When word came out yesterday that Mike Fisher had been traded to Nashville, it instantly became a central topic of conversation (and spawned more than a few Carrie Underwood-related comments…did you know they were married?). Not only was it a trade that sent Fisher away from the only team he's ever played for, but it also marked the first "big name" center to be scratched from the pre-trade deadline shopping list.
And for the Caps, it was a move that makes the next few weeks that much more interesting – and difficult.
Washington’s lack of a true second line center isn't a new problem, nor is it a new topic of discussion among anyone who follows the team. The domino effect of not having someone to anchor the second line is felt throughout the lineup, impacting point production, offensive zone starts and faceoff numbers from the top down. And as we close in on this year's trade deadline, filling that role has to be done while facing two major obstacles.
First of all, the Caps are facing a problem that has existed since the lockout: parity. A quick glance at the standings tells us that playoff races are extremely tight in both conferences, but especially among the Western teams (also known as teams more likely to trade with an Eastern Conference team). Ten points separate third place from fourteenth out West, and on any given night teams are bouncing in and out of the playoff picture. More teams believing they can make the playoffs means fewer teams selling off assets and focusing on next year, which means a small pool of available players that just got smaller.
And that brings us to the second problem facing the Caps, which is the ever-increasing number of teams who are now buyers – and who are all looking for the same thing the Caps are. In recent weeks a rash of injuries has targeted centers among Eastern Conference playoff teams, ramping up the desperation level and wish list of teams with whom the Caps are in direct competition.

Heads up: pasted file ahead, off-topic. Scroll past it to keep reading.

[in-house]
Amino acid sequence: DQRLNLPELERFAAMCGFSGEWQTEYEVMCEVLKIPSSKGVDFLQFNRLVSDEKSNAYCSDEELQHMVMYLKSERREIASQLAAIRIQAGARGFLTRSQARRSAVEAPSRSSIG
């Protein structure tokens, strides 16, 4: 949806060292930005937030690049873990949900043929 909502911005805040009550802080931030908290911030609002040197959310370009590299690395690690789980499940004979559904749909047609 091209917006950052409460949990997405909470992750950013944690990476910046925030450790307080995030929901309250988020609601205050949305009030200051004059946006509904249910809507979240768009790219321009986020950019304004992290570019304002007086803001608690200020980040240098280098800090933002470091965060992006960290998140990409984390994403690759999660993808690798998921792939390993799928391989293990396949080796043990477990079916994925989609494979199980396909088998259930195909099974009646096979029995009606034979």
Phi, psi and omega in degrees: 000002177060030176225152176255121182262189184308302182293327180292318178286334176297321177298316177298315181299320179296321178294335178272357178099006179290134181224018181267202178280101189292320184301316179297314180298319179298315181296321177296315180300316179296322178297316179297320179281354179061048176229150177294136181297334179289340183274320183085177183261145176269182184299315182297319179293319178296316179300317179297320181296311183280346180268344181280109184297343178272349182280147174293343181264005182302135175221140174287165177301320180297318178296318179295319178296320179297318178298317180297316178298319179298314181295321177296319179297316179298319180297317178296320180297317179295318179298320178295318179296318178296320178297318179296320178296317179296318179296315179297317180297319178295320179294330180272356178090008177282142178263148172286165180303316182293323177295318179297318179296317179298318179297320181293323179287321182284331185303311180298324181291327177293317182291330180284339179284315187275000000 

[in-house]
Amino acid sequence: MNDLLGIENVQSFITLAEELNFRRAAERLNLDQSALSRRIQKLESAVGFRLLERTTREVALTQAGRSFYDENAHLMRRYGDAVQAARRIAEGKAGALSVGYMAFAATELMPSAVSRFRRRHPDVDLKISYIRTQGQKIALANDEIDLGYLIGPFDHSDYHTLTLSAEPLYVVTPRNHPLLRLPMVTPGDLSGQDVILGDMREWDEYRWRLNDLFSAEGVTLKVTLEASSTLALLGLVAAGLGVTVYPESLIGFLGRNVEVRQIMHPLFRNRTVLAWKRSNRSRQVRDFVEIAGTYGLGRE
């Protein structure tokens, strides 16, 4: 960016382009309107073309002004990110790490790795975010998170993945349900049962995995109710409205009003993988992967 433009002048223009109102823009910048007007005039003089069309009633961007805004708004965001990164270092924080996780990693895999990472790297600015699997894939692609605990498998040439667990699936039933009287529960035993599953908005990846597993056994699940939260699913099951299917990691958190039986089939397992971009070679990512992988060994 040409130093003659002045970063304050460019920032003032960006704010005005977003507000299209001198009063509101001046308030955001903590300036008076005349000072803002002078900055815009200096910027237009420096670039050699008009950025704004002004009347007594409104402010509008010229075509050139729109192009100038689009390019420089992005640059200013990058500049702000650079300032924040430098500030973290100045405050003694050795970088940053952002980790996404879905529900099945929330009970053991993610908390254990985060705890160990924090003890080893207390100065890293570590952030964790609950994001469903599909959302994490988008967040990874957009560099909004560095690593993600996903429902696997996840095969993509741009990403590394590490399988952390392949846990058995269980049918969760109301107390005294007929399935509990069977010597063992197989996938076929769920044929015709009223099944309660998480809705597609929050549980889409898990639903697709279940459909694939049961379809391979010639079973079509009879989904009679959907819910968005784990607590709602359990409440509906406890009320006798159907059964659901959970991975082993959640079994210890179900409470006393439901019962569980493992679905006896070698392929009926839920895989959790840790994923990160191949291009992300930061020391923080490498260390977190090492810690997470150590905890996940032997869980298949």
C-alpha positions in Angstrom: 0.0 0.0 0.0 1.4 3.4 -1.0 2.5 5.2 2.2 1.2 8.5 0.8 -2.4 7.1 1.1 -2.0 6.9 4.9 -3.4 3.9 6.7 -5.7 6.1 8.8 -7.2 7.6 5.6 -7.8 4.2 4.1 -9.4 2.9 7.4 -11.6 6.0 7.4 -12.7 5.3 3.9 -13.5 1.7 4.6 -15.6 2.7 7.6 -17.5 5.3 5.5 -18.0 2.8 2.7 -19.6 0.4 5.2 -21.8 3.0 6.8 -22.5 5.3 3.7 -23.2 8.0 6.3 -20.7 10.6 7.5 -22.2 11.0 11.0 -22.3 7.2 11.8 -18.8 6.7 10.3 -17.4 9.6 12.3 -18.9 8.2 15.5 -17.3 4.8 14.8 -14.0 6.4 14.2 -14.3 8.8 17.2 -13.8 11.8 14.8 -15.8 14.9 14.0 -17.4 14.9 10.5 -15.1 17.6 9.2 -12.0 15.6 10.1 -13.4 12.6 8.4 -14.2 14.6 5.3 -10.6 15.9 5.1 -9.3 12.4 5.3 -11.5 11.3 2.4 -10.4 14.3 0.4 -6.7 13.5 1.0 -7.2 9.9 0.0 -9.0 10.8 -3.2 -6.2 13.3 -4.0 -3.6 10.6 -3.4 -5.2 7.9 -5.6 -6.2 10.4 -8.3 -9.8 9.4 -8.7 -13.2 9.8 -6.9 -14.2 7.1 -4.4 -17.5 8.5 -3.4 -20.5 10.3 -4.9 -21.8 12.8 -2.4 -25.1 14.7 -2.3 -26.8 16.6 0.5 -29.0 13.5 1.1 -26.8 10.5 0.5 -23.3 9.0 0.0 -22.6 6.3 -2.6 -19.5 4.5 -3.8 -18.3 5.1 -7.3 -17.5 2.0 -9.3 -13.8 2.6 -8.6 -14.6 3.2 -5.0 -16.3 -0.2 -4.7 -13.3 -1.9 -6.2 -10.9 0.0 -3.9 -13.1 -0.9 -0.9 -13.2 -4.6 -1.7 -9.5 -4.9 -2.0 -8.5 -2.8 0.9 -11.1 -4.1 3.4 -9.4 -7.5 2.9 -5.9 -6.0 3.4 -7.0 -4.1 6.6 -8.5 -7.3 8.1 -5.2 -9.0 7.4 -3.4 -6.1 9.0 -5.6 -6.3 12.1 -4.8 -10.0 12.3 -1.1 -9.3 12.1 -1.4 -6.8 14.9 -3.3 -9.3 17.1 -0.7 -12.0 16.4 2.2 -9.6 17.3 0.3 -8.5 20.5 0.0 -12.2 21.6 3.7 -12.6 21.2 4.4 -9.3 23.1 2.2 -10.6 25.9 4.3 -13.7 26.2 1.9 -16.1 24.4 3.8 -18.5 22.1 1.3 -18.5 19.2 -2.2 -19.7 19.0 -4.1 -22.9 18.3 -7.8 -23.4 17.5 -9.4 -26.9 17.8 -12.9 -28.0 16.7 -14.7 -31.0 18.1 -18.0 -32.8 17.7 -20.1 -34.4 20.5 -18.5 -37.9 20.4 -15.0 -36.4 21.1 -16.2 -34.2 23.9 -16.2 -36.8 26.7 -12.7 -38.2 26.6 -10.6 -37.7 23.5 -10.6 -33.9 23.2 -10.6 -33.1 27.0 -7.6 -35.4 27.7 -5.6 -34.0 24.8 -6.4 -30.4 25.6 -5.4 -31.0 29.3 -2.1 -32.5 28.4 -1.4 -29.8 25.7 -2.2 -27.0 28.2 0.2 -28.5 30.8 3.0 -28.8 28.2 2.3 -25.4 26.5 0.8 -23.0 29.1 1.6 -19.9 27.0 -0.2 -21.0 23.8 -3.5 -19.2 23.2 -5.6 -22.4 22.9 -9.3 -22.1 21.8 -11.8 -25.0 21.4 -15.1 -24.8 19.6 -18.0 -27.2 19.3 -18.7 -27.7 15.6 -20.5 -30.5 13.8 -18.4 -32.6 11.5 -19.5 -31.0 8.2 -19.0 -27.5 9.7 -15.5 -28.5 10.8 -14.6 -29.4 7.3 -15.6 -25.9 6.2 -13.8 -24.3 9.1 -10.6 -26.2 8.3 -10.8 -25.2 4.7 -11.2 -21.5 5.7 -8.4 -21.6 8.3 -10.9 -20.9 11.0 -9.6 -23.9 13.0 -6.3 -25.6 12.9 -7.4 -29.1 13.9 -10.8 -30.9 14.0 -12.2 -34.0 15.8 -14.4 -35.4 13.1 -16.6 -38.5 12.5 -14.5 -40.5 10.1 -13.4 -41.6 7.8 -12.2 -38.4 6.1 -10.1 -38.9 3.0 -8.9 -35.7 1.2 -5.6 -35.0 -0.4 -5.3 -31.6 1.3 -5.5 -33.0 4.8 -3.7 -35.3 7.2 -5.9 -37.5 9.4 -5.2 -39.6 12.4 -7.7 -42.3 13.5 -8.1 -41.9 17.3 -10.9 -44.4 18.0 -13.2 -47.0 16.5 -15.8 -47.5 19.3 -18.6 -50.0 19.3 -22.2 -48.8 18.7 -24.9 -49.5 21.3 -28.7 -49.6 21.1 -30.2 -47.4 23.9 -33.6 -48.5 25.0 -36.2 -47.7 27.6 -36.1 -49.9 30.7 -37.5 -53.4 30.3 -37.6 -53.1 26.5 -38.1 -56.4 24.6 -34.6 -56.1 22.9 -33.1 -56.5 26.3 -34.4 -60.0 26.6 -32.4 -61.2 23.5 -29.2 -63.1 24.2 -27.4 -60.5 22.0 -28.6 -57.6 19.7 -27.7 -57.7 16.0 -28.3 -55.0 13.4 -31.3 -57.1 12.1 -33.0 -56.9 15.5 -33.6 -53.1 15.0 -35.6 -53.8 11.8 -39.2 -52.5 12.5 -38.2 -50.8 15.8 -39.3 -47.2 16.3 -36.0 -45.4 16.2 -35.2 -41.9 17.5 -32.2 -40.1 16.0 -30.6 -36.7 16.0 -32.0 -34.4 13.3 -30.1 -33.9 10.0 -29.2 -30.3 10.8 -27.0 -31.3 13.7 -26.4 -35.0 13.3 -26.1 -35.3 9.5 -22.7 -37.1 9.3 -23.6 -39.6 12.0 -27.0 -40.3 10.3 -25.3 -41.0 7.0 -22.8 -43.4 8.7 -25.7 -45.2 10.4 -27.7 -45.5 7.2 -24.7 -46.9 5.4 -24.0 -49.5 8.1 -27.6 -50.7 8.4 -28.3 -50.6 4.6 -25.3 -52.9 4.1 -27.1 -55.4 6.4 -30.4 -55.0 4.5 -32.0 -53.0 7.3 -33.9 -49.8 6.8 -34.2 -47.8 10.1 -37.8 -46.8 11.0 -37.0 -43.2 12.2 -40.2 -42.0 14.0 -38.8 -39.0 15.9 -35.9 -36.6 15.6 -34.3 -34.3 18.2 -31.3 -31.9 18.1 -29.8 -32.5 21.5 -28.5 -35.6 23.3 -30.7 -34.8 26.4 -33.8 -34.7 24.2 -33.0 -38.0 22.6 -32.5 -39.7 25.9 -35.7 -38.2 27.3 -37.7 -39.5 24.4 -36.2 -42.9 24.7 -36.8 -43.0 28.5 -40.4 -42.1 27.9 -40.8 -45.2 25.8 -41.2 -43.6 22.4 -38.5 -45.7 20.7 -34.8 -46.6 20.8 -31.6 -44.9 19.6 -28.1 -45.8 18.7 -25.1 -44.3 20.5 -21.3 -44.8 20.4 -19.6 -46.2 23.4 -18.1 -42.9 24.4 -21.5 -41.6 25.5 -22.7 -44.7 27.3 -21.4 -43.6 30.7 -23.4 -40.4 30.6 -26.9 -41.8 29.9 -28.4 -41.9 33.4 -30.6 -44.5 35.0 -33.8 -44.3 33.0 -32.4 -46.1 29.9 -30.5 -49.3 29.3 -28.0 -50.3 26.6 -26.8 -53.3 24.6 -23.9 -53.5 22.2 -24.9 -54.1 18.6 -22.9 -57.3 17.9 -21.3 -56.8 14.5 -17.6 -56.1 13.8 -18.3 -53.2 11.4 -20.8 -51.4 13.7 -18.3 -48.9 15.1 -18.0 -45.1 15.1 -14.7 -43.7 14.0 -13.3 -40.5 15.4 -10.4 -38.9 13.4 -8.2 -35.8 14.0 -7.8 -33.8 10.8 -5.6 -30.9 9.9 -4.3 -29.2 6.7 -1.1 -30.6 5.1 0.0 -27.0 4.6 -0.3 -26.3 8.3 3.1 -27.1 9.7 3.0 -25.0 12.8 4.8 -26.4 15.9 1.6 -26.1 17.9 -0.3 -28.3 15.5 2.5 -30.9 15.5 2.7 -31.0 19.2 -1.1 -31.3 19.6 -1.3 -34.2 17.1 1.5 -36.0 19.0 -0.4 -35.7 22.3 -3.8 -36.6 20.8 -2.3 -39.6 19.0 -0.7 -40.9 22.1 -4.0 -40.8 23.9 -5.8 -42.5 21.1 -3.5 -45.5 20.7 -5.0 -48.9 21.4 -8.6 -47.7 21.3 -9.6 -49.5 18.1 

Last week the Bruins announced that center Marc Savard would be shut down for the rest of the season and the playoffs after suffering yet another concussion, his second in ten months. In New York, the Rangers have lost Chris Drury (...again) for six weeks with a knee injury that will require surgery, leaving a significant void in the faceoff circle and on the penalty kill. And of course we’ve all been following the ongoing saga of the Penguins, who first lost Sidney Crosby to a concussion a little over a month ago. Since then they’ve also lost Evgeni Malkin and Mark Letestu to knee injuries, the former a season-ending injury, and after calling up Dustin Jeffrey from the AHL (who was injured in last night's game) they're in the unenviable spot of having exactly zero remaining centers on NHL contracts in Wilkes-Barre.
In other words, it's shaping up to be a race to the deadline, a contest of who can get the most for the least and beat out the rest; it always is, of course, but this year Capitals GM George McPhee really has his work cut out for him. The price tag for Fisher (a first round pick and a conditional pick) might have been a little steep for a player of that caliber but now that price can only get steeper. McPhee will have to decide soon whether he wants to dive in at the current market price, or allow his colleagues to set the bar even higher and further limit his options.
So the question becomes, is this the year that McPhee is willing to go all in to get what he wants? If he thinks this is The Year…he might just have to do that.